you’ll be a part of someone else’s.”
Which is a saying that one of my network contacts shared with me recently. Over the years, I’ve heard quite a few quotes regarding planning and setting goals, but for some reason, I’d never heard this one before. Which caused me to think, has my life plan always worked for me? No, not always, but these zig-zags through life have made me a stronger, more focused person.
When I graduated from college, my original thought was to gain a few years of management experience at a large corporation then venture off on my own. My parents always encouraged me to start my own business and many Filipinos are entrepreneurial as part of the culture. But somehow life got in the way. I received fast promotions, switched industries to ride the wave of fast growth in the pharmaceutical industry, then was quickly promoted through sales management. This all came to an end in December 2006, which was the start of a series of layoffs at the company.
Because Ann Marie and I had planned and carefully saved over the years, we were able to explore different career options from there. I knew that I wanted a different experience, and while I have not discounted returning to Corporate America, I am taking this time in my life to be an entrepreneur.
After Pfizer, I tried consulting, which did not work out, then working for another small company. I find myself working as a husband-and-wife team with Ann Marie. We both fit a demographic for the entrepreneurs, according to a recent survey from the Ewing Marion Kauffman Foundation, which surveyed 549 company founders in various industries. Entrepreneurs are typically educated and experienced and come from the existing work force, not college. About 70 percent were married when they became entrepreneurs. Here are other findings from the article (courtesy of McClatchy News Service):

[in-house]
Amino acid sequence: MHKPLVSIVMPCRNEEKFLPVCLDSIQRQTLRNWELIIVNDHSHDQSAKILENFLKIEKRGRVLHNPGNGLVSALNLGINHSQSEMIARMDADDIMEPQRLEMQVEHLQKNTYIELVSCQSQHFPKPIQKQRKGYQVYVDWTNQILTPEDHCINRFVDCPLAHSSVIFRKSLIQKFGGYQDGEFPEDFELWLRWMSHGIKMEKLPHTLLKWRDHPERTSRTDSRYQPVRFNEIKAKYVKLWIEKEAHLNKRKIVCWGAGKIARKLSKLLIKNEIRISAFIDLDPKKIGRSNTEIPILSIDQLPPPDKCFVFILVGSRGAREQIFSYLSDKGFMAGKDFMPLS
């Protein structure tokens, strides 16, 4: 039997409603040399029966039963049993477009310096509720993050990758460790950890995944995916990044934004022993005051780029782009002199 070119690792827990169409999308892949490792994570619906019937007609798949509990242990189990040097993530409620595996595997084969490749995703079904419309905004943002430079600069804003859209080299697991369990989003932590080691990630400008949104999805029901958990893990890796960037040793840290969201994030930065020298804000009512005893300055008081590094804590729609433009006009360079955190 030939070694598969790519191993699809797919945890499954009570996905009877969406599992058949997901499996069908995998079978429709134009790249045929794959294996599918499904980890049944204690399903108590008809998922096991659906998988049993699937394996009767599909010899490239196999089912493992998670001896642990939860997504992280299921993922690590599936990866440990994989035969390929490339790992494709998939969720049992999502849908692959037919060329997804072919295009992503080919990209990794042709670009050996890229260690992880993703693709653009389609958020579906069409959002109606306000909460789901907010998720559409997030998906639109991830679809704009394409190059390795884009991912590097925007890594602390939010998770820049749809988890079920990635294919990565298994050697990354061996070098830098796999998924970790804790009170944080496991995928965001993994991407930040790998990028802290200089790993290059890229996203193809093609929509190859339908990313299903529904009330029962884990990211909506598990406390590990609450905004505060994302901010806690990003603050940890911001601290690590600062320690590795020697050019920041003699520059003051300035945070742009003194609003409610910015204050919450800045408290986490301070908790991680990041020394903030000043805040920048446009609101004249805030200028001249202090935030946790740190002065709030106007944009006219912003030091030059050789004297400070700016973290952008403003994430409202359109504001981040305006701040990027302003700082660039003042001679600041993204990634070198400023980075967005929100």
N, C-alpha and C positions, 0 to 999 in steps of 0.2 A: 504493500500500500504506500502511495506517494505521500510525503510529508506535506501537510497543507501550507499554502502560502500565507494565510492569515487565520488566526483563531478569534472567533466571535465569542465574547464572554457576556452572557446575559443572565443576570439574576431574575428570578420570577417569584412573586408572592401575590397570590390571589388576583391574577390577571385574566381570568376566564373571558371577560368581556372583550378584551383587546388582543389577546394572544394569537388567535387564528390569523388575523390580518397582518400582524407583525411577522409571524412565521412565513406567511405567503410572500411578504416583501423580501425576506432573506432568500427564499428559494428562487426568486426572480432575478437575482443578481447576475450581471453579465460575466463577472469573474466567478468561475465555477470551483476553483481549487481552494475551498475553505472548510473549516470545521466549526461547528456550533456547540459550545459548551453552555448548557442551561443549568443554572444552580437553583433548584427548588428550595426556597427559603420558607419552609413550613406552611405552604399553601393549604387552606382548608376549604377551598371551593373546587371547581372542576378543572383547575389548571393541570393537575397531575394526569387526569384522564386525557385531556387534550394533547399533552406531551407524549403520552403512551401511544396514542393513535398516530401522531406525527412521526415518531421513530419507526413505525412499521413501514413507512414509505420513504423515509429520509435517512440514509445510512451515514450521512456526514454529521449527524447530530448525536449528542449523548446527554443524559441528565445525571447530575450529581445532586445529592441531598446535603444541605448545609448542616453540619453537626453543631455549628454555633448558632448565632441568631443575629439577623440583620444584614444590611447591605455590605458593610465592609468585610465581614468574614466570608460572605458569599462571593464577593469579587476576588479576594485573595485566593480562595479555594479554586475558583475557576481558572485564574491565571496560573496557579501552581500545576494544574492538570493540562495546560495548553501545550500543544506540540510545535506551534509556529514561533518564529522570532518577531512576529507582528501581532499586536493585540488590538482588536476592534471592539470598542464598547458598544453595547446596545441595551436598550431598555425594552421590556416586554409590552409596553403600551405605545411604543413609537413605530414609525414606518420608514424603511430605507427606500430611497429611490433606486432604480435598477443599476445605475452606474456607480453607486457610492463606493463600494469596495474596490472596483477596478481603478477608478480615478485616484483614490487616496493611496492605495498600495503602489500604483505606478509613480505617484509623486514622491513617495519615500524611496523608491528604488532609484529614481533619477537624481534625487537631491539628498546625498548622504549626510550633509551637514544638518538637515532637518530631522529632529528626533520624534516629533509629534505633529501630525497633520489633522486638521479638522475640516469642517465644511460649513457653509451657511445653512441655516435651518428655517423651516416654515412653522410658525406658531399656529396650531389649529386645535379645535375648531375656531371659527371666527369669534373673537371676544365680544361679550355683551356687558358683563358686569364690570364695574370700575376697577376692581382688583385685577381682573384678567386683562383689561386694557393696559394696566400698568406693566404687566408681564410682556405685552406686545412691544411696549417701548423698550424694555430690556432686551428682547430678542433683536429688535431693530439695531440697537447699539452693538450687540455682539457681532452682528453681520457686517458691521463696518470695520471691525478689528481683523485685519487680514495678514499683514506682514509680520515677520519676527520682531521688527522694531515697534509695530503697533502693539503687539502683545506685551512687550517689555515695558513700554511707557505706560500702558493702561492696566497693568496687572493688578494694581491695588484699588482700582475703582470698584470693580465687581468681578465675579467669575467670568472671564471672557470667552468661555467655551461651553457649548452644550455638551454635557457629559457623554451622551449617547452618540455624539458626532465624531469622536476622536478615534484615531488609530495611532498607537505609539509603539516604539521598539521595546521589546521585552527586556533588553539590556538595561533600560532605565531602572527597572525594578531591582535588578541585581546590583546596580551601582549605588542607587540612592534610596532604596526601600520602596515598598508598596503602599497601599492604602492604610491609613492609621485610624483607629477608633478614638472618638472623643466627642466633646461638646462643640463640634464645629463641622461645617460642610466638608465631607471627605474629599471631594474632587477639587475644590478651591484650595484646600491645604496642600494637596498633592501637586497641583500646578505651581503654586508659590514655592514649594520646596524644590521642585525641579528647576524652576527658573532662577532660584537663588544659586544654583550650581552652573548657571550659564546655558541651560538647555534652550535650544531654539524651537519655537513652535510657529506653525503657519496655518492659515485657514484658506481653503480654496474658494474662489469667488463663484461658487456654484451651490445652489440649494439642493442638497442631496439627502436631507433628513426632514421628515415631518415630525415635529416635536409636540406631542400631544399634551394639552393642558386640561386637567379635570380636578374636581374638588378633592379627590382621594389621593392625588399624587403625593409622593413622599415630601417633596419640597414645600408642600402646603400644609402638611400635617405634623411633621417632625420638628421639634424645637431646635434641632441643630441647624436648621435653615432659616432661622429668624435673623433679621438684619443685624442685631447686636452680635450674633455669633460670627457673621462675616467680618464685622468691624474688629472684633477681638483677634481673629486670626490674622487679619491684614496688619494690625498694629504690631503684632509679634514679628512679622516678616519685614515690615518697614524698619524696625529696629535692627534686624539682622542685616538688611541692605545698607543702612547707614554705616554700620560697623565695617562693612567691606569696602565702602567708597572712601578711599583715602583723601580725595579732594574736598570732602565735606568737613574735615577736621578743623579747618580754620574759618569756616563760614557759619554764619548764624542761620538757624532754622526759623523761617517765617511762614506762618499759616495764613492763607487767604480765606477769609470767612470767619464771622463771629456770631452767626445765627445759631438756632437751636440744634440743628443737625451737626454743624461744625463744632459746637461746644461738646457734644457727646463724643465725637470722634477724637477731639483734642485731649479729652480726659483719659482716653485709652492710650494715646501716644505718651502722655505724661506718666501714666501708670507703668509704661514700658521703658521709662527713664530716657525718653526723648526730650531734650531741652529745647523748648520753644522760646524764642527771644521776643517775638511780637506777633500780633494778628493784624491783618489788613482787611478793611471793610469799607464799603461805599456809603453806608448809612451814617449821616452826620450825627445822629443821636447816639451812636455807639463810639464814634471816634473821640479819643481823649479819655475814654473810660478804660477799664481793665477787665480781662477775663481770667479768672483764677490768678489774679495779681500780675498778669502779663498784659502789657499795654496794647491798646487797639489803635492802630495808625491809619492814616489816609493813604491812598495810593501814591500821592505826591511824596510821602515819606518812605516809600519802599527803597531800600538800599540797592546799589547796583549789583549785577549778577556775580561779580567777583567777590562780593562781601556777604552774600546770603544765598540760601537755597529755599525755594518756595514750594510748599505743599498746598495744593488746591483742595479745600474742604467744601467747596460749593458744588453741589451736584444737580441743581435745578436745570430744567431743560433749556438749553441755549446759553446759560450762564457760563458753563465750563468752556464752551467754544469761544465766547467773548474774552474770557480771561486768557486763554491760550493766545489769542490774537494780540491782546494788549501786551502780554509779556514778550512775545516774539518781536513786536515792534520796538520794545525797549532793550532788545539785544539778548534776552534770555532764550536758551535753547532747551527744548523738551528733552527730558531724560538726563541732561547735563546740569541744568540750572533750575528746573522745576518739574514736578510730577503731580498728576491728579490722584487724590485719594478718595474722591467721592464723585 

- More than 90 percent are from middle-class or upper-lower-class backgrounds
- More than half are the first in their family to start a business
- Ninety-five percent have a bachelor’s degree, and 47 percent have advanced degrees.
- Forty is the average age when they start their first company
- They are more likely to have worked for an employer for more than six years before starting their own business
- Their main motivations are building wealth and capitalizing on an idea.
- Ninety-eight percent said a lack of willingness or ability to take risks is the biggest barrier to success, followed by time and effort required (93 percent), difficulty raising capital (91 percent), business management skills (89 percent), knowledge about how to start a business (84 percent), industry and market knowledge (83 percent) and family/financial pressures to keep a steady job (73 percent).
Ann Marie and I did not originally plan to open an integrated communications firm, but we did plan to have a business together. Fortunately, we had the foresight to be frugal with our expenses and save a nest egg to be able to build a company without the financial pressures that perhaps other entrepreneurs feel. We occupy a unique niche in the market with our communications firm and find that there are few other husband-and-wife teams who actively blog about their experiences building a company.
So, now I have the opportunity to develop a new plan for my career, with the benefit of all the experiences that I have had in life so far, because it is never too late to start!